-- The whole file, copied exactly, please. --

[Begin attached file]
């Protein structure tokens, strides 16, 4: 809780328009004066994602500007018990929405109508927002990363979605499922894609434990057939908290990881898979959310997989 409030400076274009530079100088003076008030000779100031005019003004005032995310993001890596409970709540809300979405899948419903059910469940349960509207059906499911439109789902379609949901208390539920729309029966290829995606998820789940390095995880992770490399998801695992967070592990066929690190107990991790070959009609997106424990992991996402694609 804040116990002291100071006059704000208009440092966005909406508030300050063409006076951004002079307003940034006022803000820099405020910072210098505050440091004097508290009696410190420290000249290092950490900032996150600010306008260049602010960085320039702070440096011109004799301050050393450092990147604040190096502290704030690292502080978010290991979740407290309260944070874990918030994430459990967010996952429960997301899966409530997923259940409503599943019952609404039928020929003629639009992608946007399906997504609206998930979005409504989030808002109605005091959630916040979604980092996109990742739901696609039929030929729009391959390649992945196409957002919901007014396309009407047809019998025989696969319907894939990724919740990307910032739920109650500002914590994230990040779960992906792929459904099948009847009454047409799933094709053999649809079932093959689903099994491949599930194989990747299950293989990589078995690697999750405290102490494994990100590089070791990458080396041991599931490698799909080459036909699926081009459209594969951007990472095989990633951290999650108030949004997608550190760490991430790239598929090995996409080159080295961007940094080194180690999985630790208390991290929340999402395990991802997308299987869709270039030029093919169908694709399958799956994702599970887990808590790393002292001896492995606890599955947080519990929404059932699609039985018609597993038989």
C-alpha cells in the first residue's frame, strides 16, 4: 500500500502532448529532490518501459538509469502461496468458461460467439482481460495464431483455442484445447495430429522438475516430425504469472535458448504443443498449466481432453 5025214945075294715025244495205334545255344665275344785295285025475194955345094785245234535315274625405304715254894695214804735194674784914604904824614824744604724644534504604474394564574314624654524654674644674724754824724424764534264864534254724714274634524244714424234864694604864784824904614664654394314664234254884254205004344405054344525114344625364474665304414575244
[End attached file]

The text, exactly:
């Protein structure tokens, strides 16, 4: 809780328009004066994602500007018990929405109508927002990363979605499922894609434990057939908290990881898979959310997989 409030400076274009530079100088003076008030000779100031005019003004005032995310993001890596409970709540809300979405899948419903059910469940349960509207059906499911439109789902379609949901208390539920729309029966290829995606998820789940390095995880992770490399998801695992967070592990066929690190107990991790070959009609997106424990992991996402694609 804040116990002291100071006059704000208009440092966005909406508030300050063409006076951004002079307003940034006022803000820099405020910072210098505050440091004097508290009696410190420290000249290092950490900032996150600010306008260049602010960085320039702070440096011109004799301050050393450092990147604040190096502290704030690292502080978010290991979740407290309260944070874990918030994430459990967010996952429960997301899966409530997923259940409503599943019952609404039928020929003629639009992608946007399906997504609206998930979005409504989030808002109605005091959630916040979604980092996109990742739901696609039929030929729009391959390649992945196409957002919901007014396309009407047809019998025989696969319907894939990724919740990307910032739920109650500002914590994230990040779960992906792929459904099948009847009454047409799933094709053999649809079932093959689903099994491949599930194989990747299950293989990589078995690697999750405290102490494994990100590089070791990458080396041991599931490698799909080459036909699926081009459209594969951007990472095989990633951290999650108030949004997608550190760490991430790239598929090995996409080159080295961007940094080194180690999985630790208390991290929340999402395990991802997308299987869709270039030029093919169908694709399958799956994702599970887990808590790393002292001896492995606890599955947080519990929404059932699609039985018609597993038989």
C-alpha cells in the first residue's frame, strides 16, 4: 500500500502532448529532490518501459538509469502461496468458461460467439482481460495464431483455442484445447495430429522438475516430425504469472535458448504443443498449466481432453 5025214945075294715025244495205334545255344665275344785295285025475194955345094785245234535315274625405304715254894695214804735194674784914604904824614824744604724644534504604474394564574314624654524654674644674724754824724424764534264864534254724714274634524244714424234864694604864784824904614664654394314664234254884254205004344405054344525114344625364474665304414575244